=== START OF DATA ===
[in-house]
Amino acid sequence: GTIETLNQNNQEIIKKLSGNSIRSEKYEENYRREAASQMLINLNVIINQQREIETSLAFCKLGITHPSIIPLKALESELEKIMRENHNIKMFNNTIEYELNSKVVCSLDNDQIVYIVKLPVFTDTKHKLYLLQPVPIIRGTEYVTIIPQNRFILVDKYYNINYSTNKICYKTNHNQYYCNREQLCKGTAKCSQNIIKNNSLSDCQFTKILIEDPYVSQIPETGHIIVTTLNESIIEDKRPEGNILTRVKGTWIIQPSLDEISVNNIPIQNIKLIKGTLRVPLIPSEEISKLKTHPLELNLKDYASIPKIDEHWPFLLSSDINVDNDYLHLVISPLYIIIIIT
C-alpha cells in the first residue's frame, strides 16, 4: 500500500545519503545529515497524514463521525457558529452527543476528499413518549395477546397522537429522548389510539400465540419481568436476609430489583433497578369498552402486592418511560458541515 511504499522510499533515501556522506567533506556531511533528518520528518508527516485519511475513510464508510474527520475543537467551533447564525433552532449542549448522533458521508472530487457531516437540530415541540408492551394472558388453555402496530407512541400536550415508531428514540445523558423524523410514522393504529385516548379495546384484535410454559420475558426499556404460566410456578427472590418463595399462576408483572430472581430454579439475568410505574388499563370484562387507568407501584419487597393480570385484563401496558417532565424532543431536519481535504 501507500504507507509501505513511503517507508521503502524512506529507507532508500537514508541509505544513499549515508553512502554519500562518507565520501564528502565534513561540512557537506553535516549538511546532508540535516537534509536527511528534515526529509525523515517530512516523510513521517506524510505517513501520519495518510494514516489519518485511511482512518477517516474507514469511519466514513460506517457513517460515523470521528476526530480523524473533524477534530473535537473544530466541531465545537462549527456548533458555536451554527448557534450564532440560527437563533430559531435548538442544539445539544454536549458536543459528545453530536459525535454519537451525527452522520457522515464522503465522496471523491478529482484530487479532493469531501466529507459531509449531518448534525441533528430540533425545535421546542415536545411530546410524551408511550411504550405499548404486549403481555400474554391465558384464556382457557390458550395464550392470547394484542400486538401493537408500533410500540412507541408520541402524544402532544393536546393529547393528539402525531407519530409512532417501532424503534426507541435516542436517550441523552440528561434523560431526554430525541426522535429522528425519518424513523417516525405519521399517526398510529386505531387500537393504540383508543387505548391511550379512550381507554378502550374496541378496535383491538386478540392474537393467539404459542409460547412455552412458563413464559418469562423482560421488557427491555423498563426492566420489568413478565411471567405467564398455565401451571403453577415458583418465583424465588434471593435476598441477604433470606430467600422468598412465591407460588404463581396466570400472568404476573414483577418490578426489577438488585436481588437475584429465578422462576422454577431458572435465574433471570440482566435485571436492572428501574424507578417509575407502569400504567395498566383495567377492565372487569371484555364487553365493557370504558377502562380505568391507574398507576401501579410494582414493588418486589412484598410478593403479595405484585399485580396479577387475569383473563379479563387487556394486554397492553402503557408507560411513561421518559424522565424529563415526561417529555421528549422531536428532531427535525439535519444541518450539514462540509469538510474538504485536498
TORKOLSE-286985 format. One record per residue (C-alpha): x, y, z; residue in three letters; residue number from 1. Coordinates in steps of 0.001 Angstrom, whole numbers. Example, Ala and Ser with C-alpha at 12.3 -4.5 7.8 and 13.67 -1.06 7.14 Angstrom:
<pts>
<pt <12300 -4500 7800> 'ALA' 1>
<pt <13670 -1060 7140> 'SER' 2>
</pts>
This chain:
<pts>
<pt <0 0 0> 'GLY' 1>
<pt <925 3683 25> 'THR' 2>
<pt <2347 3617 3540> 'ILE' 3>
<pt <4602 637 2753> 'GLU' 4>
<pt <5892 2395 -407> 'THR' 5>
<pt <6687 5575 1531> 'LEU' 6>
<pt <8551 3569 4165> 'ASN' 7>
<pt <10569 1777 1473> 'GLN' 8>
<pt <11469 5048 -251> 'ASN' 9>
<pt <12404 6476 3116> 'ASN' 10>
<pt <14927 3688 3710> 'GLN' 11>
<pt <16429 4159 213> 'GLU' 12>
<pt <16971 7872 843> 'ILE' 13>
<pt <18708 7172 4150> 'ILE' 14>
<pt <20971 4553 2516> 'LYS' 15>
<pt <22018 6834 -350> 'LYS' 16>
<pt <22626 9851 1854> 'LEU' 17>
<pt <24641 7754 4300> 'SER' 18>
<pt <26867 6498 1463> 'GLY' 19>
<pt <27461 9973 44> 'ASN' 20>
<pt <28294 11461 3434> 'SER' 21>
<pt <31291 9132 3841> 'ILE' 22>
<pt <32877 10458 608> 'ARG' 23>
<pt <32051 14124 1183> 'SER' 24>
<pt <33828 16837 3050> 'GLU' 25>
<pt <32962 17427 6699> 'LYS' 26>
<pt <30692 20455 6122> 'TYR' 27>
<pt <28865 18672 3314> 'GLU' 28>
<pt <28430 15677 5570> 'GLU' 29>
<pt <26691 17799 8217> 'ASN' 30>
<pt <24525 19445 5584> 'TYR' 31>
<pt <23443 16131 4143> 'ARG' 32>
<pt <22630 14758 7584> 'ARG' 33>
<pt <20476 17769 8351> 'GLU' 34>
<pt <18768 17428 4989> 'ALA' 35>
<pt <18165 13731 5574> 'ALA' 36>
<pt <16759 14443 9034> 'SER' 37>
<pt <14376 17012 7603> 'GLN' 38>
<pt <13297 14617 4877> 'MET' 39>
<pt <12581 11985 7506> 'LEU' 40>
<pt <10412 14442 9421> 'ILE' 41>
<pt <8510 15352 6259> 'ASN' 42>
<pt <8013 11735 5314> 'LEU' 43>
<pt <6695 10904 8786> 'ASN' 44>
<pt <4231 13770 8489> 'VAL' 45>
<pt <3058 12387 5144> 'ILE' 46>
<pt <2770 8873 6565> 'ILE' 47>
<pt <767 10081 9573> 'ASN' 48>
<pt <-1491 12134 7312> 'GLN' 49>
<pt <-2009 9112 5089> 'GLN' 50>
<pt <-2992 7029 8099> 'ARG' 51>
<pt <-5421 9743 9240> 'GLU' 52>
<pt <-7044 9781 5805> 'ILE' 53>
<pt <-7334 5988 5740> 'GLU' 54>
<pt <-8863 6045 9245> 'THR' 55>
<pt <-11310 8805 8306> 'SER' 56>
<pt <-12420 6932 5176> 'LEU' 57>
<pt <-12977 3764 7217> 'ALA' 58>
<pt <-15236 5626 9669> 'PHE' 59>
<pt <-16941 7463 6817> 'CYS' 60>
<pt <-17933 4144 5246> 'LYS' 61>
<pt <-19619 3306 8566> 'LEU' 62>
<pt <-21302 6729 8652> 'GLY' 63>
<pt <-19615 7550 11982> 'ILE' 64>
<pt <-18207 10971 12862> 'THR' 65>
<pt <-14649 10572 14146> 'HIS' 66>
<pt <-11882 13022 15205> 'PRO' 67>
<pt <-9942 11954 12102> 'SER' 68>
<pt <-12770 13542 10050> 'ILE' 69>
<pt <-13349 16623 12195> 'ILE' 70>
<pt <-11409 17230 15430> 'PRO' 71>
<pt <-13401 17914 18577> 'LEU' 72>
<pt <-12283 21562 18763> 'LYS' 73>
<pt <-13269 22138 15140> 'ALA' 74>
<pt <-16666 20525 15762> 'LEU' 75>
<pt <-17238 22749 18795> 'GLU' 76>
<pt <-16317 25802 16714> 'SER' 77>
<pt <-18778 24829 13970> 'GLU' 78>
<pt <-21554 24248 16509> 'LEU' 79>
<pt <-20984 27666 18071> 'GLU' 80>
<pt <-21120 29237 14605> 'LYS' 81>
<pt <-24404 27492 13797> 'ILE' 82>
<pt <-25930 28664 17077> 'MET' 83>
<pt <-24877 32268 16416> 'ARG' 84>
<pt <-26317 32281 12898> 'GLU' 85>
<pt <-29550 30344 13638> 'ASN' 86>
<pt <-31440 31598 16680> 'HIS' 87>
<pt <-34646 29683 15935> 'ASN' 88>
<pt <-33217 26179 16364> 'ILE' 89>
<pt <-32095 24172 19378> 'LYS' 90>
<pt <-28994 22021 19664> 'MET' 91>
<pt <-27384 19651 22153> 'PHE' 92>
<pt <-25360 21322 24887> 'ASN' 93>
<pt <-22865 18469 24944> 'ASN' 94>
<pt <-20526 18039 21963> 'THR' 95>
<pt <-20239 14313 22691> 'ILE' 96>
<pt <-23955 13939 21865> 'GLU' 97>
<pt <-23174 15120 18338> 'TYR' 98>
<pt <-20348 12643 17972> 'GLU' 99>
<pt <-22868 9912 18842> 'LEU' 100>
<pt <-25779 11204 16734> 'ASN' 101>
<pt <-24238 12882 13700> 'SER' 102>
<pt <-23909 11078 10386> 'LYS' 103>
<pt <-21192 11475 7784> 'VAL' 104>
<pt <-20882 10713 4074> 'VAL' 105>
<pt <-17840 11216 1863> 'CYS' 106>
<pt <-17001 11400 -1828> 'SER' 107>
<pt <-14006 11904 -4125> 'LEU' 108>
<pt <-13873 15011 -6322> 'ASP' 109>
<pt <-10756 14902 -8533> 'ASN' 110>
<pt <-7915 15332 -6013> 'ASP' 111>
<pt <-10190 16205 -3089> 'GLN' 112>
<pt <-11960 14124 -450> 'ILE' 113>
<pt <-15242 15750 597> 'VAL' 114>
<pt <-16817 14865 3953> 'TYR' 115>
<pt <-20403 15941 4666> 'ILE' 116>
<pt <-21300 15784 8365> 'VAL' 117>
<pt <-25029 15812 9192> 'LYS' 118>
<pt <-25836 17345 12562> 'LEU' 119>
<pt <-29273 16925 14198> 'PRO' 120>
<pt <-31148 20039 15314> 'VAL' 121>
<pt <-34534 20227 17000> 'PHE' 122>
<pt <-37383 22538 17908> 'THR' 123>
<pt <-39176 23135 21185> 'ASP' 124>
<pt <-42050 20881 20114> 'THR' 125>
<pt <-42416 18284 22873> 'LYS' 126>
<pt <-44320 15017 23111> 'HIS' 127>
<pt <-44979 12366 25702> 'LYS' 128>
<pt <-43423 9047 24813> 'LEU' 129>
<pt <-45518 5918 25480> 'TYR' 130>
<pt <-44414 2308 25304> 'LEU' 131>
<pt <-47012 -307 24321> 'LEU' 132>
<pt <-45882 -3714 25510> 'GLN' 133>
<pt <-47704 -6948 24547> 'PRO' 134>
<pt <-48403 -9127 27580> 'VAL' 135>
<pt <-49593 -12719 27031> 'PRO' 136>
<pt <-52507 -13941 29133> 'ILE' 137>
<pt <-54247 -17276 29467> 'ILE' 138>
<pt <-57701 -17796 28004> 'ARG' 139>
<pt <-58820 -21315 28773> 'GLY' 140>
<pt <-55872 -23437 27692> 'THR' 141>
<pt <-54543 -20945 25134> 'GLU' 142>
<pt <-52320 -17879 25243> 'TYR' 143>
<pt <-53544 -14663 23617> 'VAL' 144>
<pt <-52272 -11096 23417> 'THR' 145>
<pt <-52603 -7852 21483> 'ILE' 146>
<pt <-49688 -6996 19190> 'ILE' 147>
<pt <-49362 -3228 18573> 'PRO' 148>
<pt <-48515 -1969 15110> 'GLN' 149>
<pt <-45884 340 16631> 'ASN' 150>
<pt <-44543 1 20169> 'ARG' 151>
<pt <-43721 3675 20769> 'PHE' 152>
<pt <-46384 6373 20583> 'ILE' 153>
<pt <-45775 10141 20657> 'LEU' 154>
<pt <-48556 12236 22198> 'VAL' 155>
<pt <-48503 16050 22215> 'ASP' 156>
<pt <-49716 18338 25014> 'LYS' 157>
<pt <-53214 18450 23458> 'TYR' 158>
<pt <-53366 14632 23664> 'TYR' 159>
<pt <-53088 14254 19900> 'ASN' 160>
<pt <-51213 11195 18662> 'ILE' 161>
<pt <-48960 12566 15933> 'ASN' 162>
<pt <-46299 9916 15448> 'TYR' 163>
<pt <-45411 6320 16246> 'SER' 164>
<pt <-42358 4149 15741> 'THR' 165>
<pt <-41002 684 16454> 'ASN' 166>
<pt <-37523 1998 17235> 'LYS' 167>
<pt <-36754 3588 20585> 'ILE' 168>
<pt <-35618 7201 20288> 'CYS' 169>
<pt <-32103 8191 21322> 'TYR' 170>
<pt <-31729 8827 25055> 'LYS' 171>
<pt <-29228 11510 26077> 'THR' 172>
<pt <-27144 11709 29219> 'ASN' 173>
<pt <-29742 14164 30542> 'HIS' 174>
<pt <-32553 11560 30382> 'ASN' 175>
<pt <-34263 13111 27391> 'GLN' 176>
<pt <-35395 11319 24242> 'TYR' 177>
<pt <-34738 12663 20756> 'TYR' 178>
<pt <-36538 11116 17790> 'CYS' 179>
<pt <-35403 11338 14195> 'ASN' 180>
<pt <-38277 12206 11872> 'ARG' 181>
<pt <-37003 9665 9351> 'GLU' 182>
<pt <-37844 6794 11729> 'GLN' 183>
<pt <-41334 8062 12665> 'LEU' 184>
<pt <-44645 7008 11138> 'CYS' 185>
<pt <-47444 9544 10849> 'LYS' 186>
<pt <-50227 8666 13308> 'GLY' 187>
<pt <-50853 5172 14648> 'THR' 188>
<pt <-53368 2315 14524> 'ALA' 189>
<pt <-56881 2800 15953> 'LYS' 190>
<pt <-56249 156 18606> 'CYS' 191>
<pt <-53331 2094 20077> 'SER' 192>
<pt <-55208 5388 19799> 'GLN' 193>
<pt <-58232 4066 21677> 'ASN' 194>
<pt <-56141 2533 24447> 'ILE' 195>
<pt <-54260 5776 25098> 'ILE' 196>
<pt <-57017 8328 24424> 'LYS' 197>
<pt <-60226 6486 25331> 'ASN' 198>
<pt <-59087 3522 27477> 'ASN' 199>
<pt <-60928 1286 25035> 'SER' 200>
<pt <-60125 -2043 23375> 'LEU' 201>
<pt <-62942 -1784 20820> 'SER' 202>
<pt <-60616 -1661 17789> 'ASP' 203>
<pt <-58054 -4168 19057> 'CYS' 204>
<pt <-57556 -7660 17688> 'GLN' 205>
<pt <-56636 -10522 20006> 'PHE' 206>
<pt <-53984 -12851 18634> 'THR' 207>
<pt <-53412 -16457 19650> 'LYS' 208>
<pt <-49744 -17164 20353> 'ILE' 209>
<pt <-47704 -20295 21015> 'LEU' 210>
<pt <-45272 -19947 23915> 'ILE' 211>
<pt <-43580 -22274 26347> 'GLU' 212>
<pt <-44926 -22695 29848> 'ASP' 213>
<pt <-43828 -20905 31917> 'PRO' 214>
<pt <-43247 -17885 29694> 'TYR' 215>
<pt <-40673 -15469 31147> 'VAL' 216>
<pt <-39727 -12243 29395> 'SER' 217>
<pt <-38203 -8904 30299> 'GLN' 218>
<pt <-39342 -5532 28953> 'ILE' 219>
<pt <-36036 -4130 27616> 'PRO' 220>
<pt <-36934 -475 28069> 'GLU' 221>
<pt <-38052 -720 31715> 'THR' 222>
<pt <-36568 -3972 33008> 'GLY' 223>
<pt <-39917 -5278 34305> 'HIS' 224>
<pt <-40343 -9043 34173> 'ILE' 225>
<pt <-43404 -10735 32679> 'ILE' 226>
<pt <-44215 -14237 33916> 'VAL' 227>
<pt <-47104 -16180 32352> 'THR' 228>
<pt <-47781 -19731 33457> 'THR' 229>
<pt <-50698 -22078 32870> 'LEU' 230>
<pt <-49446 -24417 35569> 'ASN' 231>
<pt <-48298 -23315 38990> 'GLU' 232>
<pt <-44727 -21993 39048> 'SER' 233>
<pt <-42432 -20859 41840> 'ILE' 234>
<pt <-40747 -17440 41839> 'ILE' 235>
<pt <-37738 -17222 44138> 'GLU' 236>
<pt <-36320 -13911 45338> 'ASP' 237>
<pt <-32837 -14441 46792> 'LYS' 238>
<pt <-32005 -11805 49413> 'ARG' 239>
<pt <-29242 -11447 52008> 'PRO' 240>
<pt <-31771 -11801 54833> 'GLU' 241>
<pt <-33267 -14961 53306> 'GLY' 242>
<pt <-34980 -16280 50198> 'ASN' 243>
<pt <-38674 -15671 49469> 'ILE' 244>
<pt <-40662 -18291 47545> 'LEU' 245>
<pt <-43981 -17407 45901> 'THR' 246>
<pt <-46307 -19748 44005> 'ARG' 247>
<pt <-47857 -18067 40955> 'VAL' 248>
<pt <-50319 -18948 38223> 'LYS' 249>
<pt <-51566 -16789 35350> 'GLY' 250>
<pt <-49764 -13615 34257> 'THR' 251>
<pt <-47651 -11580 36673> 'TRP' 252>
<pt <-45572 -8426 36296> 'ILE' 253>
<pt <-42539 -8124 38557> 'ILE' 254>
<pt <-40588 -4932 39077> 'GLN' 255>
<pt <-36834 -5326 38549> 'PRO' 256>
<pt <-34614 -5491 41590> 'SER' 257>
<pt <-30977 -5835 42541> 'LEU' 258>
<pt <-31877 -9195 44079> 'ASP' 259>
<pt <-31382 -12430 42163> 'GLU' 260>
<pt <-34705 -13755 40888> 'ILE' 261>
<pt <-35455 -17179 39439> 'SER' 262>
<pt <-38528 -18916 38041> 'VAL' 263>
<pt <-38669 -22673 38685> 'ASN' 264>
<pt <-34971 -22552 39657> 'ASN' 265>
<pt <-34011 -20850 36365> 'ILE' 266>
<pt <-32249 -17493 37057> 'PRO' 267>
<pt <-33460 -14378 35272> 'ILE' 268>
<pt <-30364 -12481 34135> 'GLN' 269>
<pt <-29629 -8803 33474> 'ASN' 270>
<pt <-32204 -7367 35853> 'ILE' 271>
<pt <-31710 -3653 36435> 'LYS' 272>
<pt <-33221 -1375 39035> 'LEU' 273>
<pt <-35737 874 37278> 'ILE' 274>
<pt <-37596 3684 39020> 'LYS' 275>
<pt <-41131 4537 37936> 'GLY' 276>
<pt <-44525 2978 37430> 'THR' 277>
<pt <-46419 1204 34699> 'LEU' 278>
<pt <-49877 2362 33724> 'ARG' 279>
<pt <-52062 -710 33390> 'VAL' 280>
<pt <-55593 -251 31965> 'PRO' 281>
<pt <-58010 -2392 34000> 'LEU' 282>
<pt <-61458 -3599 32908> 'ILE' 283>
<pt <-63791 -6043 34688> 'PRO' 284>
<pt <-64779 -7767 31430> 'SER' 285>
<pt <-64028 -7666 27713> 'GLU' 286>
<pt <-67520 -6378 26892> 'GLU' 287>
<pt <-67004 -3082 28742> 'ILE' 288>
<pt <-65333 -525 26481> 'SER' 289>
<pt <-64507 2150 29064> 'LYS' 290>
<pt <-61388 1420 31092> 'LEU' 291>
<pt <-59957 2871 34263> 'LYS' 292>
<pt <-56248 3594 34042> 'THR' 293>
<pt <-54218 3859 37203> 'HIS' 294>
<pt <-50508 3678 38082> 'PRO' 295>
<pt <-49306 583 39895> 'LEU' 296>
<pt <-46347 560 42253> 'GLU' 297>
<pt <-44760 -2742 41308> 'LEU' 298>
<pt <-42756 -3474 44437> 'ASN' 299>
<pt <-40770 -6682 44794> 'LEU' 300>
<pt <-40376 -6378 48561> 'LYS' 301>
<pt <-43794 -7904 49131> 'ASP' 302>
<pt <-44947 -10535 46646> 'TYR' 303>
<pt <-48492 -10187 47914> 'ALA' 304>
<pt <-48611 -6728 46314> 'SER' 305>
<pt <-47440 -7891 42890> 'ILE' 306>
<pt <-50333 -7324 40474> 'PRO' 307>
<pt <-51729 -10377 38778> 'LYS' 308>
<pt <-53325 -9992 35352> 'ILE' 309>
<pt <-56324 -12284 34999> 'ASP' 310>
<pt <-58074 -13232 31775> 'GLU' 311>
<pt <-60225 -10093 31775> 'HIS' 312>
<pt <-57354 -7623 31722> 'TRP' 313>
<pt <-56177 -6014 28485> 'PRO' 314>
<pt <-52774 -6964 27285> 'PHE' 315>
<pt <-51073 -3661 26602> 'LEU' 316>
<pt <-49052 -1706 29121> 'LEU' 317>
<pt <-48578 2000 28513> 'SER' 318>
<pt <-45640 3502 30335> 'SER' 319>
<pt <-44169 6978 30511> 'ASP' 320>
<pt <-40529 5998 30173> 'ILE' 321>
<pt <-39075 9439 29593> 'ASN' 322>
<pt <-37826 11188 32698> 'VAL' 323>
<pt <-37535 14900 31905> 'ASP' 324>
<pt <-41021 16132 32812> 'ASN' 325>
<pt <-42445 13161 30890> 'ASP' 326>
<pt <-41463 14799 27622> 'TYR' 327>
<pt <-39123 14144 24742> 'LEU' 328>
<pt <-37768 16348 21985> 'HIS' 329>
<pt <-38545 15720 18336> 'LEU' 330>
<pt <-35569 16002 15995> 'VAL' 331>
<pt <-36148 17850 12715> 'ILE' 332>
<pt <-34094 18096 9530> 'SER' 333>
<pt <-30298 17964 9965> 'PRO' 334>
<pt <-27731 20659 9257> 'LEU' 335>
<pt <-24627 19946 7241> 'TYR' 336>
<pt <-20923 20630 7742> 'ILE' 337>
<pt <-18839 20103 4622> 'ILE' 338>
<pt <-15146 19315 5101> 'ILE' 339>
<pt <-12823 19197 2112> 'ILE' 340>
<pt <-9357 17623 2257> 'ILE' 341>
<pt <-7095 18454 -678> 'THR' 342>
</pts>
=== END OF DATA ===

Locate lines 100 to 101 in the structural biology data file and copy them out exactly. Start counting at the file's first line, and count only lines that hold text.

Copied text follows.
<pt <-32095 24172 19378> 'LYS' 90>
<pt <-28994 22021 19664> 'MET' 91>